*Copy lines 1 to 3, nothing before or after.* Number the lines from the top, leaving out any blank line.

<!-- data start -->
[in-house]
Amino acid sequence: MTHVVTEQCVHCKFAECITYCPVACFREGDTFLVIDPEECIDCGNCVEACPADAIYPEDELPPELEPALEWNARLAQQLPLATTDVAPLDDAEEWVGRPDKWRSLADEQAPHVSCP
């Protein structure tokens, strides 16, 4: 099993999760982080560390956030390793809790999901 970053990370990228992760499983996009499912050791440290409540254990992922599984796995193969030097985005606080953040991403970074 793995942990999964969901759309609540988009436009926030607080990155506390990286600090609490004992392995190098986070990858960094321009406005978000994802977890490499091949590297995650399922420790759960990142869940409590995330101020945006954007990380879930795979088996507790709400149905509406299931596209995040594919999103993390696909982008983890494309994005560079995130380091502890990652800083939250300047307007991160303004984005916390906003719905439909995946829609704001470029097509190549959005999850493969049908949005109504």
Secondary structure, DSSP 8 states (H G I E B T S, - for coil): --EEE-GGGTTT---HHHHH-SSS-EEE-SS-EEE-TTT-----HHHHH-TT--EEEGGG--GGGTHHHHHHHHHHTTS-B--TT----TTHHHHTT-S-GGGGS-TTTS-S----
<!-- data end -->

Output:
[in-house]
Amino acid sequence: MTHVVTEQCVHCKFAECITYCPVACFREGDTFLVIDPEECIDCGNCVEACPADAIYPEDELPPELEPALEWNARLAQQLPLATTDVAPLDDAEEWVGRPDKWRSLADEQAPHVSCP
């Protein structure tokens, strides 16, 4: 099993999760982080560390956030390793809790999901 970053990370990228992760499983996009499912050791440290409540254990992922599984796995193969030097985005606080953040991403970074 793995942990999964969901759309609540988009436009926030607080990155506390990286600090609490004992392995190098986070990858960094321009406005978000994802977890490499091949590297995650399922420790759960990142869940409590995330101020945006954007990380879930795979088996507790709400149905509406299931596209995040594919999103993390696909982008983890494309994005560079995130380091502890990652800083939250300047307007991160303004984005916390906003719905439909995946829609704001470029097509190549959005999850493969049908949005109504």